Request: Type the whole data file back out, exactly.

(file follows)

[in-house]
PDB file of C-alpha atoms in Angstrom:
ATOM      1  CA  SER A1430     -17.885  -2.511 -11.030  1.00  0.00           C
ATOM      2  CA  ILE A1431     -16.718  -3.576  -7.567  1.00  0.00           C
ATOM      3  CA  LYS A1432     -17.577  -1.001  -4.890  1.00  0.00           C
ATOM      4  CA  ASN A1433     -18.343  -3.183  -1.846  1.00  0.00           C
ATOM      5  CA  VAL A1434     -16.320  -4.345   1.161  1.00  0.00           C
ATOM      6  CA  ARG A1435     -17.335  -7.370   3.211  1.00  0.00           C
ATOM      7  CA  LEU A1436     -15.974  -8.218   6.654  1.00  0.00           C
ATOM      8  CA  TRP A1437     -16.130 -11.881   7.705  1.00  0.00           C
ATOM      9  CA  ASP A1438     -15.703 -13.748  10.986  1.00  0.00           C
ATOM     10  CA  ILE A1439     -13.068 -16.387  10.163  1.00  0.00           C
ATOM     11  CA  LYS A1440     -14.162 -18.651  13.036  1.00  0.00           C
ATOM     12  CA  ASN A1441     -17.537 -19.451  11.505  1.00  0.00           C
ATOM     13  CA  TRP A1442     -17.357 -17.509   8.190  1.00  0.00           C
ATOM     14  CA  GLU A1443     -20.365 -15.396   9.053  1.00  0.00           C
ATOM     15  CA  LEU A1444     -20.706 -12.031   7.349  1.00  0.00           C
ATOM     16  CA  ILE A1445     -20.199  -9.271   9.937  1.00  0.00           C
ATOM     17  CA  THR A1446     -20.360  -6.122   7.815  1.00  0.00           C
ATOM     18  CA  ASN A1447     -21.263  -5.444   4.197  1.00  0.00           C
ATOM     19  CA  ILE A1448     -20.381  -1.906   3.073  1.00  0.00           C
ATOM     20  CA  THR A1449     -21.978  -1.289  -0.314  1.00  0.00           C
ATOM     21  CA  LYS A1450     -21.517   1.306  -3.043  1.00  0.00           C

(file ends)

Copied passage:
[in-house]
PDB file of C-alpha atoms in Angstrom:
ATOM      1  CA  SER A1430     -17.885  -2.511 -11.030  1.00  0.00           C
ATOM      2  CA  ILE A1431     -16.718  -3.576  -7.567  1.00  0.00           C
ATOM      3  CA  LYS A1432     -17.577  -1.001  -4.890  1.00  0.00           C
ATOM      4  CA  ASN A1433     -18.343  -3.183  -1.846  1.00  0.00           C
ATOM      5  CA  VAL A1434     -16.320  -4.345   1.161  1.00  0.00           C
ATOM      6  CA  ARG A1435     -17.335  -7.370   3.211  1.00  0.00           C
ATOM      7  CA  LEU A1436     -15.974  -8.218   6.654  1.00  0.00           C
ATOM      8  CA  TRP A1437     -16.130 -11.881   7.705  1.00  0.00           C
ATOM      9  CA  ASP A1438     -15.703 -13.748  10.986  1.00  0.00           C
ATOM     10  CA  ILE A1439     -13.068 -16.387  10.163  1.00  0.00           C
ATOM     11  CA  LYS A1440     -14.162 -18.651  13.036  1.00  0.00           C
ATOM     12  CA  ASN A1441     -17.537 -19.451  11.505  1.00  0.00           C
ATOM     13  CA  TRP A1442     -17.357 -17.509   8.190  1.00  0.00           C
ATOM     14  CA  GLU A1443     -20.365 -15.396   9.053  1.00  0.00           C
ATOM     15  CA  LEU A1444     -20.706 -12.031   7.349  1.00  0.00           C
ATOM     16  CA  ILE A1445     -20.199  -9.271   9.937  1.00  0.00           C
ATOM     17  CA  THR A1446     -20.360  -6.122   7.815  1.00  0.00           C
ATOM     18  CA  ASN A1447     -21.263  -5.444   4.197  1.00  0.00           C
ATOM     19  CA  ILE A1448     -20.381  -1.906   3.073  1.00  0.00           C
ATOM     20  CA  THR A1449     -21.978  -1.289  -0.314  1.00  0.00           C
ATOM     21  CA  LYS A1450     -21.517   1.306  -3.043  1.00  0.00           C